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Carter calls Israeli domination'atrocious'

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    Carter: Israeli domination over Palestinians is atrocious Ron Brynaert Monday November 27, 2006
    Message 1 of 1 , Dec 2, 2006
      Carter: Israeli 'domination' over Palestinians is 'atrocious'
      Ron Brynaert
      Monday November 27, 2006

      Former Democratic President Jimmy Carter called Israeli "domination"
      over Palestinians "atrocious" during an interview Monday on ABC's Good
      Morning America, RAW STORY has learned.

      Appearing on the morning talk show to promote his new book, Palestine
      Peace Not Apartheid, Carter dismissed criticism by some Democrats that
      his book comes down too harshly on America's key ally in the Middle East.

      Robin Roberts told Carter that "many people find surprising that you
      come down a little hard on Israel, and that there have been some key
      Democrats who have distanced themselves a little bit from your view on

      "In fact, House Speaker Nancy Pelosi said 'it is wrong to suggest that
      the Jewish people would support a government in Israel or anywhere
      else that institutionalizes ethnically based suppression, and
      Democrats reject that allegation vigorously,'" Roberts said. "What is
      your response to that?"

      "Well, Robin, I have spent the last 30 years trying to find peace for
      Israel and Israel's neighbors, and the purpose of this book is to do
      that," Carter responded. "But you can't find peace unless you address
      the existing issues honestly and frankly."

      Carter said that there was "no doubt now that a minority of Israelis
      are perpetuating apartheid on the people in Palestine, the Palestinian

      Many Democrats are uncomfortable with Carter's use of the term
      "apartheid" to describe Israeli policies. Even Congressman John
      Conyers, the incoming House Judiciary Committee chairman known for his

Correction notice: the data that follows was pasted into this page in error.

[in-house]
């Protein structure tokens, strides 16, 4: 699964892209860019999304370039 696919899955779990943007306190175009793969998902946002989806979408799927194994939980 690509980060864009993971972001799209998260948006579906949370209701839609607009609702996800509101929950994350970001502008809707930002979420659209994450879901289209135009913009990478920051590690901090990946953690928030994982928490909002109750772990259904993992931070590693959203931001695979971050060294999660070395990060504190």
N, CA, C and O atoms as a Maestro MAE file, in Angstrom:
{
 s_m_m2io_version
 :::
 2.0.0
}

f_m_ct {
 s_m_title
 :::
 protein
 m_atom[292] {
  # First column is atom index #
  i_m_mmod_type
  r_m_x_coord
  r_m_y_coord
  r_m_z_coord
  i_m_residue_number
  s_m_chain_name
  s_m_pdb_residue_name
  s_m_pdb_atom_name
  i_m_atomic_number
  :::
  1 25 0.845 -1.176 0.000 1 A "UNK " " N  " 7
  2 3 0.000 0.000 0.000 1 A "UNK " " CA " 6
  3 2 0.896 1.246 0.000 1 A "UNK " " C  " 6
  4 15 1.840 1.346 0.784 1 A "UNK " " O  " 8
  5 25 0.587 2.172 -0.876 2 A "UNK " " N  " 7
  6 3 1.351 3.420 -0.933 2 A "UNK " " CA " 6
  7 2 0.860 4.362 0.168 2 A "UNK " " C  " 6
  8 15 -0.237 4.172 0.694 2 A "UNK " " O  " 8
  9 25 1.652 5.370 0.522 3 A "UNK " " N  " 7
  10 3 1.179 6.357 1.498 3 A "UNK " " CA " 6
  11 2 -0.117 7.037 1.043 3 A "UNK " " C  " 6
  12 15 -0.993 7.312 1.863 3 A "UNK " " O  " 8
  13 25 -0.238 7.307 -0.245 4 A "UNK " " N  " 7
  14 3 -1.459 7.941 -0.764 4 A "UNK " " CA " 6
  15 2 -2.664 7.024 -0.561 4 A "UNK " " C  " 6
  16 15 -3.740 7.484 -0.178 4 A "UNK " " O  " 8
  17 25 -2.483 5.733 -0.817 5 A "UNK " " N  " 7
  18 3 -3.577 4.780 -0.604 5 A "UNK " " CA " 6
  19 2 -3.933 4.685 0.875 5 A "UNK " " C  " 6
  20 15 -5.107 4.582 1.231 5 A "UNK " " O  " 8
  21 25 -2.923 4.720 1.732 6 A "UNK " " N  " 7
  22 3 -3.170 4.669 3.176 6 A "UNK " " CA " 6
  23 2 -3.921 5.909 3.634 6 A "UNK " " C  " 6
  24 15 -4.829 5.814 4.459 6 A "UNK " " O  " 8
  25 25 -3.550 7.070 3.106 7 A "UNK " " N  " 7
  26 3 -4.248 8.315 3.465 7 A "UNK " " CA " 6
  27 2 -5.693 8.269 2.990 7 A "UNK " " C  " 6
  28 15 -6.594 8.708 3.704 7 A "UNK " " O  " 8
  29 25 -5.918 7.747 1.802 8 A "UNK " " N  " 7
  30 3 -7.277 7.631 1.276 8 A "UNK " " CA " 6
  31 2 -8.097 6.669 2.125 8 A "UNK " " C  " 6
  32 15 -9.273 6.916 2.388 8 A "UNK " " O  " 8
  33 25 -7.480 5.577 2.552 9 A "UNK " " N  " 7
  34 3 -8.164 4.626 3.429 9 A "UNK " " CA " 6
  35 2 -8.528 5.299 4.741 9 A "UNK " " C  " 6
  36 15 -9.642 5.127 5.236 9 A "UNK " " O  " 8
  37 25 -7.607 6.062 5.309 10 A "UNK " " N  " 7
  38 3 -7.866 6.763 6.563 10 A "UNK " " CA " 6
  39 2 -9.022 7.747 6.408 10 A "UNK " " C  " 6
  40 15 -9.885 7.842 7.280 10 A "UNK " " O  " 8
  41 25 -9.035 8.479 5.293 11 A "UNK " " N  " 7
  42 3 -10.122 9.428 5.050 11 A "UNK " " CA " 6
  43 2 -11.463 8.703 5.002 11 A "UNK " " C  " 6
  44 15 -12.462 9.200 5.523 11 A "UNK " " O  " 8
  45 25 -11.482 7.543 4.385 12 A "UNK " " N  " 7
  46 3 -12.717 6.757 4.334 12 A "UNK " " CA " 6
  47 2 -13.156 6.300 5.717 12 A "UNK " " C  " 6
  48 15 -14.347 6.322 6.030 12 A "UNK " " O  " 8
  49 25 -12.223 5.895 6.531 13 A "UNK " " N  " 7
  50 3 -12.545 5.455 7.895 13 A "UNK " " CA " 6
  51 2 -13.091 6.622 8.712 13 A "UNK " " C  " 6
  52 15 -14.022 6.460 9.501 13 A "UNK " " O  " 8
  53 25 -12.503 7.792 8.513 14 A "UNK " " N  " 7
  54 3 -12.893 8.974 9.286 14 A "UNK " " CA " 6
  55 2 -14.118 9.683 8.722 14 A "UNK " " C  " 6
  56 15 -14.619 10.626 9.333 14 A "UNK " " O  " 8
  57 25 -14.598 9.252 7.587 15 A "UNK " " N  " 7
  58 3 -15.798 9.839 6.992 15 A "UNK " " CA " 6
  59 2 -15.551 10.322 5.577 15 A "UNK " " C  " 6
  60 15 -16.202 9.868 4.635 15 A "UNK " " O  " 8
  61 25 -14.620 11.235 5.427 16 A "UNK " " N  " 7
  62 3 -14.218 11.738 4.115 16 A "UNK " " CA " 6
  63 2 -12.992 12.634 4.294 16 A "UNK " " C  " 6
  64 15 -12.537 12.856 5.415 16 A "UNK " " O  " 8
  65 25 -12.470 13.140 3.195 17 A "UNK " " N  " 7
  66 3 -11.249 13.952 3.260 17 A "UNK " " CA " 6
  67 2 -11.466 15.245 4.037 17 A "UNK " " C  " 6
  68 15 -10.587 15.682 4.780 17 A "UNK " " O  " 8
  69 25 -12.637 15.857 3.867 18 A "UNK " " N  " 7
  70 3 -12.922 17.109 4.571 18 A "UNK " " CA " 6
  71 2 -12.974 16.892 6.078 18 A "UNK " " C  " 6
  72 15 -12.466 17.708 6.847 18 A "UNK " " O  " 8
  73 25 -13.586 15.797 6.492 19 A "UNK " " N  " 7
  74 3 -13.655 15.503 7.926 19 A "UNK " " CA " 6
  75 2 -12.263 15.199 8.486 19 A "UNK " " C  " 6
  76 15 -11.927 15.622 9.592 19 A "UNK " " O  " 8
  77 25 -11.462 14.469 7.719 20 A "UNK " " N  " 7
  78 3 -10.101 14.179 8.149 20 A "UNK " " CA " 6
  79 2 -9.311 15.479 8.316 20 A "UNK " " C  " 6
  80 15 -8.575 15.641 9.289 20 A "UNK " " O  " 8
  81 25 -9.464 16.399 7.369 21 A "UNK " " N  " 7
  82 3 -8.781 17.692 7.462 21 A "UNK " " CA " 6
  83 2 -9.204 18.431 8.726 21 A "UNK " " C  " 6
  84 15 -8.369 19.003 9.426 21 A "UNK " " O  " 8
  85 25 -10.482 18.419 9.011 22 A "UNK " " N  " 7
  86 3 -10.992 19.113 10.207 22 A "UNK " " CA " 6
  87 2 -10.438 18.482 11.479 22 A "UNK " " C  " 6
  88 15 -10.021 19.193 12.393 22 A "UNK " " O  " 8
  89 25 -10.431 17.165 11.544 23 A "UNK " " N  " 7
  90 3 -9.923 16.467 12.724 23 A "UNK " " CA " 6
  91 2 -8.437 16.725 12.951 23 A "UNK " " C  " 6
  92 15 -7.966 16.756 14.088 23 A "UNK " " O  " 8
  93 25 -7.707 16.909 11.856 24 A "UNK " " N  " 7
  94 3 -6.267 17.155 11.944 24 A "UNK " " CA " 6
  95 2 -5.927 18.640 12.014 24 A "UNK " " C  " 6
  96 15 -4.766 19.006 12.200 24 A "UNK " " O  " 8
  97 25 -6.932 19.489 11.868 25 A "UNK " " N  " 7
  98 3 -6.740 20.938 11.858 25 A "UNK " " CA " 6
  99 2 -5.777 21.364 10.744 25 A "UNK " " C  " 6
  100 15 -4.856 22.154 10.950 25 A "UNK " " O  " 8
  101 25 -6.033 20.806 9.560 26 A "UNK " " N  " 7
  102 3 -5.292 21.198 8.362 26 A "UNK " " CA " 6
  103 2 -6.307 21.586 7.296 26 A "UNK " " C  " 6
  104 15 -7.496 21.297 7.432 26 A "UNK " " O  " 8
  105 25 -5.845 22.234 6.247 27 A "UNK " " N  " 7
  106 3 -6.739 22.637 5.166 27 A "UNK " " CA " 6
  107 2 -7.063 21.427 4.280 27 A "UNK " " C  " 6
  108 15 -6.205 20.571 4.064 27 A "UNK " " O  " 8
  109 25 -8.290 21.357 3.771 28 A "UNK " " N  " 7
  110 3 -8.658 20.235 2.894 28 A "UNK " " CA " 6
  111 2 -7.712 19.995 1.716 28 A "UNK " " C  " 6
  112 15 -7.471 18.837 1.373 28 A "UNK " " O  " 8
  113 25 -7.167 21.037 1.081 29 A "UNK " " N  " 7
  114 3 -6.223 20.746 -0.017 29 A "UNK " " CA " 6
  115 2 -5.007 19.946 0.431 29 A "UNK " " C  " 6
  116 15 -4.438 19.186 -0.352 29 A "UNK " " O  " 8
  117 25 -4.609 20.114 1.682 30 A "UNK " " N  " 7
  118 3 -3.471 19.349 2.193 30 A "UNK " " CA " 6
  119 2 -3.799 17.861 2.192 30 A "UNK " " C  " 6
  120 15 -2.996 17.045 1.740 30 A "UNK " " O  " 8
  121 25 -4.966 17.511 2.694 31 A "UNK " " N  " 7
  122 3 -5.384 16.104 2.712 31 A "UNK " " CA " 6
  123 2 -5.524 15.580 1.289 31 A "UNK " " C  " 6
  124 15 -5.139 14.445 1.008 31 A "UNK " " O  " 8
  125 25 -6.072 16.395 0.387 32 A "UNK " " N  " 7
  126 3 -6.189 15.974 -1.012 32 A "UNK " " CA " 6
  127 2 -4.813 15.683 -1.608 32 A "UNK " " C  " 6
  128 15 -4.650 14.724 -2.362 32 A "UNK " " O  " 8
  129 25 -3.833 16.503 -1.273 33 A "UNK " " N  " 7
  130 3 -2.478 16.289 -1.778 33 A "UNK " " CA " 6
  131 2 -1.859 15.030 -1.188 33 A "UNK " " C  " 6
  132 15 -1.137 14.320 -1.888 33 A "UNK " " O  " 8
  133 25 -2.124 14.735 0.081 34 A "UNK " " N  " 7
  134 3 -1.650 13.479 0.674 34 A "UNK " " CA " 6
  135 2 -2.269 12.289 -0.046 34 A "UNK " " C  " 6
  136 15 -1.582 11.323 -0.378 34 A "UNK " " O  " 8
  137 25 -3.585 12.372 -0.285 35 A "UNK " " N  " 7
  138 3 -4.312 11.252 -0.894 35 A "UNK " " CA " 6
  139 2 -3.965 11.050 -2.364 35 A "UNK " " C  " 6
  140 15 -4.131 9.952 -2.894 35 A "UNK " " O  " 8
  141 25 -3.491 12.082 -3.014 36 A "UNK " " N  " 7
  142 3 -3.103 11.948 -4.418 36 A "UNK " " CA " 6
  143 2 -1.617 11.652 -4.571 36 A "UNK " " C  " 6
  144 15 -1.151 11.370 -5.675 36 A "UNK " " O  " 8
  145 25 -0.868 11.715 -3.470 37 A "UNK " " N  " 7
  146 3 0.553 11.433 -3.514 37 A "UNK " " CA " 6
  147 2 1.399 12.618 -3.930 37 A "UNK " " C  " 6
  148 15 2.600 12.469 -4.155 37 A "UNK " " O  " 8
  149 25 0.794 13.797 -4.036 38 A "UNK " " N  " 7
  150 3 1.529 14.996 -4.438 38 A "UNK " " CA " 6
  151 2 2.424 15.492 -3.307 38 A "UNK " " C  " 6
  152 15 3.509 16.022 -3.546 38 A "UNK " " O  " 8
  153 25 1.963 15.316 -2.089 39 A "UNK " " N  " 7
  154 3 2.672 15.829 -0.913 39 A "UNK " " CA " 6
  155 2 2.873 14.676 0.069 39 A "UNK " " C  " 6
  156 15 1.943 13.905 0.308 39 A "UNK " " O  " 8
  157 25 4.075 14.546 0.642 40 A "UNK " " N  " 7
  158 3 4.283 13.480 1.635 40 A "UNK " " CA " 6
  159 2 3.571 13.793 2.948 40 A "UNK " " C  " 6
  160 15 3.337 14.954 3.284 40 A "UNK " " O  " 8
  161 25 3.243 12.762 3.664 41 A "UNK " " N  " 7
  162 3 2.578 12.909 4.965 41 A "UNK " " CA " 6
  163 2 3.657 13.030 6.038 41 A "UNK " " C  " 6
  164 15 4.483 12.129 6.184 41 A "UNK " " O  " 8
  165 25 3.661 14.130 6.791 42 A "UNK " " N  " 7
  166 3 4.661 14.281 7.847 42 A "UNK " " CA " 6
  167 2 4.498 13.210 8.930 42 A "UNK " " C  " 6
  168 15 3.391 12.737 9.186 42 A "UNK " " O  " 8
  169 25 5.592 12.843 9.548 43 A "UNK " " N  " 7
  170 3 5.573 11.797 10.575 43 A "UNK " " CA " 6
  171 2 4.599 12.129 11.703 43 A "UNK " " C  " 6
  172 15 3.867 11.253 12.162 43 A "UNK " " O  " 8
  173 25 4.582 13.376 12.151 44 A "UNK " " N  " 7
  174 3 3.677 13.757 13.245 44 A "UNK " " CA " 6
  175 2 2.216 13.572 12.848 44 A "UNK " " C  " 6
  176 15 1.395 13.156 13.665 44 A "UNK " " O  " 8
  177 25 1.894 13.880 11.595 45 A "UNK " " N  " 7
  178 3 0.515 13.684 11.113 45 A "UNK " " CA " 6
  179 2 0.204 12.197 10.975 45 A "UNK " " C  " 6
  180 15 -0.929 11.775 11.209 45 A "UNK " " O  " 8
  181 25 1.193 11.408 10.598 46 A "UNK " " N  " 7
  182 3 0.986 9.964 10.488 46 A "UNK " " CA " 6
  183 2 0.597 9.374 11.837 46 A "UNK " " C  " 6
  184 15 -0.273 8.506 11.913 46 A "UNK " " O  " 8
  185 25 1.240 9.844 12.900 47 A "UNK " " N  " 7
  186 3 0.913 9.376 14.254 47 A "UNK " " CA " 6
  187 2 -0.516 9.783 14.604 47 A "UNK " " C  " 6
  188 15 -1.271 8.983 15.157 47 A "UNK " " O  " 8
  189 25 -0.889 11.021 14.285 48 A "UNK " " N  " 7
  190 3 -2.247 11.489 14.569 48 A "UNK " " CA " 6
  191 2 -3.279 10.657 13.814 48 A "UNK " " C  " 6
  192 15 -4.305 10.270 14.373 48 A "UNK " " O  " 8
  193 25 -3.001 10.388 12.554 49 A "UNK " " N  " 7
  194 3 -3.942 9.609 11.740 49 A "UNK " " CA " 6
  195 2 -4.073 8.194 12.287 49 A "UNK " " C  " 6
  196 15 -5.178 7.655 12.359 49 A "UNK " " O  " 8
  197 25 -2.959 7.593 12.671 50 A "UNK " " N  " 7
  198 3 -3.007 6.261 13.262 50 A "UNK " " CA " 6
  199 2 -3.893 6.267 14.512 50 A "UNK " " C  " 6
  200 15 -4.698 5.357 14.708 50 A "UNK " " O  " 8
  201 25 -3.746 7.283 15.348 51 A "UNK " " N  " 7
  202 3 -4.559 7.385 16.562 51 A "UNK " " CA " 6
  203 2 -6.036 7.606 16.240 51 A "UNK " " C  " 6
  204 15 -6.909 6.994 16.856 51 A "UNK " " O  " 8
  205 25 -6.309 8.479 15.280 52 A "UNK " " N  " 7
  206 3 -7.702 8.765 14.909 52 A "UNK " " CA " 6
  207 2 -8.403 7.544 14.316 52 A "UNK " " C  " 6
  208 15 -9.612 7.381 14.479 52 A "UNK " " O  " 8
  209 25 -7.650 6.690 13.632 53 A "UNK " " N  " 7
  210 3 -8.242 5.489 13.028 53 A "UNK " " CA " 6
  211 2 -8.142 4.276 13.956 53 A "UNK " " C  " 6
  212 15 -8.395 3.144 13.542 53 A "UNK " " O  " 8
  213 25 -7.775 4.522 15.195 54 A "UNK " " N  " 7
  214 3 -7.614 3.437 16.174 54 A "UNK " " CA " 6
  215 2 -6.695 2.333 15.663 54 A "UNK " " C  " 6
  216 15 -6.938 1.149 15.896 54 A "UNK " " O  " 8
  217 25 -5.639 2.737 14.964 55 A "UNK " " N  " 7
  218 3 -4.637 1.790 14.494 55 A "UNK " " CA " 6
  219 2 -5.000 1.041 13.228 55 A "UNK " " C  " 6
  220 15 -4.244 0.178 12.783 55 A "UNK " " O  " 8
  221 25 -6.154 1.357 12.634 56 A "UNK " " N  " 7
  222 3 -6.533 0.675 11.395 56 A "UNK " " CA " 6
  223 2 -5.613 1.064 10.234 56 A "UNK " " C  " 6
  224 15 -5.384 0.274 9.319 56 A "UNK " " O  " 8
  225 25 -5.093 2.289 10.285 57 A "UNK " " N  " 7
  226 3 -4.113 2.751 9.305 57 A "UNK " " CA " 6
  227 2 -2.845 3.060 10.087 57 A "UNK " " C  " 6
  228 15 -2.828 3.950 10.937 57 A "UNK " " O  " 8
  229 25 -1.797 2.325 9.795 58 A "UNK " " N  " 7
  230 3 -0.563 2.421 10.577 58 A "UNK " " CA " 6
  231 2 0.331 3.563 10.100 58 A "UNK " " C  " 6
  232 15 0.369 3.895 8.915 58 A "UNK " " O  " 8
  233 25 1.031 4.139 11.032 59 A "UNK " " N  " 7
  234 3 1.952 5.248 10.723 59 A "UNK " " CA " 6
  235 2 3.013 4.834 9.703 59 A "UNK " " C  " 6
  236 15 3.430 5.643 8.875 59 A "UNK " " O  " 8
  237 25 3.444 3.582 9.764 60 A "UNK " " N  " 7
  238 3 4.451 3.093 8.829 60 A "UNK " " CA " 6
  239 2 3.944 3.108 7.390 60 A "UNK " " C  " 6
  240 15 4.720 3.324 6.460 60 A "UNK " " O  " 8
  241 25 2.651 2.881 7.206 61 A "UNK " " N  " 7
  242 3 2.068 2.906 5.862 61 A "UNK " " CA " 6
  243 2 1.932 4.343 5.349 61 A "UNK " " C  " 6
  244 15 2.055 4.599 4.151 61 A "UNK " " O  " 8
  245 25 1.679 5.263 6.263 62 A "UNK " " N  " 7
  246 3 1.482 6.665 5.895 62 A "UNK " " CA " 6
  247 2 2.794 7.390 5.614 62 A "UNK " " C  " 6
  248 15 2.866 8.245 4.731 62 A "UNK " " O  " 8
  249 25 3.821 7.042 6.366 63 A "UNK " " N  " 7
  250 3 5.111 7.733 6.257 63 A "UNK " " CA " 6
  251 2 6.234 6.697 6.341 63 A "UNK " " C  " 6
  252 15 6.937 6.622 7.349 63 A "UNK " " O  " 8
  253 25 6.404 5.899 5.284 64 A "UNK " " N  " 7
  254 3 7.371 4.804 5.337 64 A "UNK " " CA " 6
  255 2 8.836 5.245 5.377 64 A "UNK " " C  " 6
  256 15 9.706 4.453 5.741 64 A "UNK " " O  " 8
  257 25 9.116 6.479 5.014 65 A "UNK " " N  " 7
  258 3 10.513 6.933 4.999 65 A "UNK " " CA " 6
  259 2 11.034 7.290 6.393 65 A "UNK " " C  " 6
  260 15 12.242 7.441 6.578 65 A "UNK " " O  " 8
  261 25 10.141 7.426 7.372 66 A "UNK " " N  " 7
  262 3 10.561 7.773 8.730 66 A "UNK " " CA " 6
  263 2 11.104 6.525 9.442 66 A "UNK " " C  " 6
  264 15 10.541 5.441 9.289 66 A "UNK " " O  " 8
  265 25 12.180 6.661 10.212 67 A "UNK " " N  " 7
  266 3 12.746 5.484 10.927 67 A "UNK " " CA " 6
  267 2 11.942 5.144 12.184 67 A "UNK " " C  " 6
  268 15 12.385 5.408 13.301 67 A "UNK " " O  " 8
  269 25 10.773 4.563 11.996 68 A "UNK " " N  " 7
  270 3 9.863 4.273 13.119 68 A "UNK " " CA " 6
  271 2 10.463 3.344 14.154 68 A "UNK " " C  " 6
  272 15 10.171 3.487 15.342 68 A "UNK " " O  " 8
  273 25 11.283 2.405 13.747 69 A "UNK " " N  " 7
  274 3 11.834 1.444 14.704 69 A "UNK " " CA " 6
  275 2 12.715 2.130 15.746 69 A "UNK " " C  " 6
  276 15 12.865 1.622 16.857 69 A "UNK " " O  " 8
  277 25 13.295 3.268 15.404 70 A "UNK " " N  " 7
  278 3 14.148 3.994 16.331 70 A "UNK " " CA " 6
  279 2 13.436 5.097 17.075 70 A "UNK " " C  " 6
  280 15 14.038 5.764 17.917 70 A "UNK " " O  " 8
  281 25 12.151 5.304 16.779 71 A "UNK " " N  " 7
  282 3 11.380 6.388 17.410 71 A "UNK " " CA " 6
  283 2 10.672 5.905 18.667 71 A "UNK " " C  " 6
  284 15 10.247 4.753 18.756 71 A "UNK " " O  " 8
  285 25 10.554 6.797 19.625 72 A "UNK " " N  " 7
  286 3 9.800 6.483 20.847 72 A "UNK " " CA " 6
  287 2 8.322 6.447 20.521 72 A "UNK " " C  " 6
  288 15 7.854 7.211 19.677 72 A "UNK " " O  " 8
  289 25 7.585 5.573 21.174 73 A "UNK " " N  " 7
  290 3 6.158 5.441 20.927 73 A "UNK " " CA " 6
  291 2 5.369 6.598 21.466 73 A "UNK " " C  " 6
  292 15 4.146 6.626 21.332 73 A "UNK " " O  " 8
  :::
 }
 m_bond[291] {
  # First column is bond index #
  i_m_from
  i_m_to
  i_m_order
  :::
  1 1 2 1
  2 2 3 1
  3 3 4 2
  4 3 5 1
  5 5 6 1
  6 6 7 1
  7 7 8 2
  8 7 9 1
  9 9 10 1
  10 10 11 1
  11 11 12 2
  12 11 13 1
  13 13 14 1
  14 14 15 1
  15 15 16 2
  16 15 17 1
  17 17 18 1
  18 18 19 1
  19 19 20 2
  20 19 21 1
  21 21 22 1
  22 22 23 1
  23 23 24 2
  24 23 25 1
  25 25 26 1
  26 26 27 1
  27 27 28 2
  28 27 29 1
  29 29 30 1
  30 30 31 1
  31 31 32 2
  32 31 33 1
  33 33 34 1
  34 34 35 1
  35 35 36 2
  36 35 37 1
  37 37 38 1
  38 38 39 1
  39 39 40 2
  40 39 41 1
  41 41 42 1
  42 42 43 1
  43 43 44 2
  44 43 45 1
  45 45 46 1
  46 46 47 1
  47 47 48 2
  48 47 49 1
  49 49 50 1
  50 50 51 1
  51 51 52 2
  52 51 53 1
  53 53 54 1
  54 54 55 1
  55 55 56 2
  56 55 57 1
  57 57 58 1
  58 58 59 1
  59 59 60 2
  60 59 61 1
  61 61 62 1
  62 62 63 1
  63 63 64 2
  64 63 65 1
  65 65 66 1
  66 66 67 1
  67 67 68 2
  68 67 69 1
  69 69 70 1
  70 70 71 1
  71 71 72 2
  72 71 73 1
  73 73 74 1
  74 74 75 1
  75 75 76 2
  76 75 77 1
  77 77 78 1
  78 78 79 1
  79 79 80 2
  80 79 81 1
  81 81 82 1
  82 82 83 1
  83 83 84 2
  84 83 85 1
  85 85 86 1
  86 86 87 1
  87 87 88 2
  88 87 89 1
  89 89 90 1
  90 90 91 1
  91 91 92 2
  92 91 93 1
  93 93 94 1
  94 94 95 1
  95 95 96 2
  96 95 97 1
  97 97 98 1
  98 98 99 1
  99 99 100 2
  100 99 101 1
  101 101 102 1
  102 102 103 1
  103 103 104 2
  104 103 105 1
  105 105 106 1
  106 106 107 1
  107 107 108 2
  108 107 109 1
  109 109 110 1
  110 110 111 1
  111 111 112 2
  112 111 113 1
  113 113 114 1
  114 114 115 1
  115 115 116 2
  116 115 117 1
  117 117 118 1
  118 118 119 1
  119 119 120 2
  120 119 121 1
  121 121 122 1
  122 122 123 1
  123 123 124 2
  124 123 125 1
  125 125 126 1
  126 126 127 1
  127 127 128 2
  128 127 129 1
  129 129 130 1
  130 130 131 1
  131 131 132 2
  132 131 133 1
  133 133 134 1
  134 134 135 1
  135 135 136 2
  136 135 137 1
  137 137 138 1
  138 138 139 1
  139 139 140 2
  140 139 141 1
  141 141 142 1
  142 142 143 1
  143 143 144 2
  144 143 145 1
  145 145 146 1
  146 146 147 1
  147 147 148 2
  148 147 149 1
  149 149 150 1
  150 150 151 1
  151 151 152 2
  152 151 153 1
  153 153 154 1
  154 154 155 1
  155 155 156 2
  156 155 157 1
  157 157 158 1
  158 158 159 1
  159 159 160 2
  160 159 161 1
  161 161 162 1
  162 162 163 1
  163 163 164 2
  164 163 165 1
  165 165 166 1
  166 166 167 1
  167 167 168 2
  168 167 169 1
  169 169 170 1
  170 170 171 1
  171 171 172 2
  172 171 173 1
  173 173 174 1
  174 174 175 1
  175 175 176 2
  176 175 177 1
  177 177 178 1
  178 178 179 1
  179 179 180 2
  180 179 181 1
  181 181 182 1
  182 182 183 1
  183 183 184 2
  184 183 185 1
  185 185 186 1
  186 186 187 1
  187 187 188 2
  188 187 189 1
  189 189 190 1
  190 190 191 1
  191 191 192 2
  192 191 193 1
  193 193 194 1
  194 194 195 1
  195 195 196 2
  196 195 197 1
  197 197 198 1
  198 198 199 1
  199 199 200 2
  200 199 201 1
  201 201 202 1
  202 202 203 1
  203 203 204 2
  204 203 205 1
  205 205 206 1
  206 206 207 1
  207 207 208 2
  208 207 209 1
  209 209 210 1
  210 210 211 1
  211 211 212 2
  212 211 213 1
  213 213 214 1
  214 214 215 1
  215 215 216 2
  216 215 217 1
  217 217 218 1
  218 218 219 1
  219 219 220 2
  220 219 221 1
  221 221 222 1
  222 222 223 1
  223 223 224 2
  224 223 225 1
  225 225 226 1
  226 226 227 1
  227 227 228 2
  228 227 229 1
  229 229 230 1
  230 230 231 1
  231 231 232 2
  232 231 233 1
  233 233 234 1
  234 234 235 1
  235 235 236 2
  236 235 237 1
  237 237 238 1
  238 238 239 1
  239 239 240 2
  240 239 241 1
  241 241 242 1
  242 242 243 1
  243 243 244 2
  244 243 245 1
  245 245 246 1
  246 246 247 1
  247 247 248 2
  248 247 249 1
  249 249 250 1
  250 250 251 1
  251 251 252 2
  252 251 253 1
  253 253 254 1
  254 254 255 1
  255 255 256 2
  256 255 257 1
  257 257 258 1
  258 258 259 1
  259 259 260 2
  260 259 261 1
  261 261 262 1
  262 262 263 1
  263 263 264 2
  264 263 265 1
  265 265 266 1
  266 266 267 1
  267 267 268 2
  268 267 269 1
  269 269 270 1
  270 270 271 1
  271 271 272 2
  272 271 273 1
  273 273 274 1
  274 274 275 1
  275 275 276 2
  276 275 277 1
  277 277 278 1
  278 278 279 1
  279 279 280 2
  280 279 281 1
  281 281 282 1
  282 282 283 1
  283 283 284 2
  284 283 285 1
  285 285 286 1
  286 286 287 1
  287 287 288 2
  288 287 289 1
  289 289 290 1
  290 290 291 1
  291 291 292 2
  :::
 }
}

more liberal ideology, has criticized the term's usage.

      "Conyers stated recently that the use of the term 'apartheid' in the
      book's title 'does not serve the cause of peace, and the use of it
      against the Jewish people in particular, who have been victims of the
      worst kind of discrimination, discrimination resulting in death, is
      offensive and wrong,'" wrote Michael F. Brown for The Nation.

      However, Brown, a fellow at the Palestine Center, noted that "Nobel
      Peace Prize recipient Bishop Desmond Tutu has made the same connection
      as Carter."

      "I've been very deeply distressed in my visit to the Holy Land; it
      reminded me so much of what happened to us black people in South
      Africa," Tutu wrote over four years ago.

      On Good Morning America, Carter called Israel's occupation the "prime
      cause" of continuing violence in the Middle East.

      "And contrary to the United Nations resolutions, contrary to the
      official policy of the United States government, contrary to the
      Quartet so-called road map, all of those things -- and contrary to the
      majority of Israeli people's opinion -- this occupation and
      confiscation and colonization of land in the West Bank is the prime
      cause of a continuation of violence in the Middle East," said Carter.

      "And what is being done to the Palestinians under Israeli domination
      is really atrocious," Carter continued. "It's a terrible affliction on
      these people."

      In his book, Carter argues that "peace will come to Israel and the
      Middle East only when the Israeli government is willing to comply with
      international law, with the Roadmap for Peace, with official American
      policy, with the wishes of a majority of its own citizens and honor
      its own previous commitments by accepting its legal borders."



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